COVID – REMINDER: When our league moves to indoor practices all participants 12 and over will be required to be fully vaccinated against COVID-19. An individual is not considered fully vaccinated until 14 days after the second vaccine. In order to ensure those who have not been vaccinated meet the vaccination deadline, please see the vaccination attachment. If you have any questions or concerns please contact Kelli at safety(a)seattlederbybrats.com.
Mouthguard Fit –
Mouthguards are an important piece of roller derby equipment. In order for them to function properly, they must fit properly. When a skater’s mouthguard doesn’t fit correctly, it can result in a penalty or, worse yet, injury. Additionally, if a skater doesn’t have a properly fitted mouthguard, they will not be able to skate.
A mouthguard should fit like a retainer. It should stay in place when a skater talks and require some effort, usually using their hand, to remove. What we typically see are skaters’ mouthguards not staying in place when they talk, or sometimes even just opening their mouths. An ill-fitting mouthguard is also easy for a skater to play with, using their tongue to move it around in their mouth so it’s not always protecting their teeth when they skate. In both cases, this is a penalty – equipment violation – but more importantly, it’s dangerous.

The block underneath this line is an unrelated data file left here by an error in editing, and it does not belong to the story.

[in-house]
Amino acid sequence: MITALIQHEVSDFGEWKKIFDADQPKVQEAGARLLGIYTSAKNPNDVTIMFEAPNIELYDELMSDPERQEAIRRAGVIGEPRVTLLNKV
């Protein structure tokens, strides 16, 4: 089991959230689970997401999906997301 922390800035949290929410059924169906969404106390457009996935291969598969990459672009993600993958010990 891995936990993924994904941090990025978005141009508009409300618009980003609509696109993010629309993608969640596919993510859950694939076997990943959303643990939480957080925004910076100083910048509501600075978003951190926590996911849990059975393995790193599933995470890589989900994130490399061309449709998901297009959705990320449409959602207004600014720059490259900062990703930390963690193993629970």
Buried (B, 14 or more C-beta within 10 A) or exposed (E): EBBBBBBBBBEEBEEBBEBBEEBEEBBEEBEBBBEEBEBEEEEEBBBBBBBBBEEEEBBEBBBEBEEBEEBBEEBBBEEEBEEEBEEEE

The most popular mouthguards used by SDB skaters are made by SISU –https://www.sisuguard.com. They are lightweight mouthguards that are easy to mold to your skater’s teeth, even if they have braces. It’s easy for skaters to talk, and be understood, when wearing a SISU. They are available in a youth size and an adult size. SISU mouthguards can be found at the Roller Derby Skate Shop or online. If your skater has braces, it is always a good idea to have their orthodontist take a look at the fit of their mouthguard.
Here is some guidance on the proper fit of a roller derby helmet, as this is the most common problem that officials see when they do gear checks before scrimmages and games.
Roller derby helmets, sometimes referred to as “multi-sport” helmets, with the most common brands being Triple Eight and S1. These helmets are specifically designed to take roller derby impact and it’s worth spending the extra money on one of these more well-known brands.
Helmets should fit snugly on your skater’s head. A skater should be able to put the helmet on unstrapped and shake their head back and forth without dislodging the helmet. While shaking their head, the helmet shouldn’t move at all. If it does, it’s too big. Either add thicker pads to the inside of the helmet or buy a smaller one.
As for adjusting the straps, the little brackets on each side that join the two straps together, known as a “tri-glide” should be adjusted so they are right under the skater’s ears. The straps should be tight enough that when a skater opens their mouth, the straps pull down on the helmet.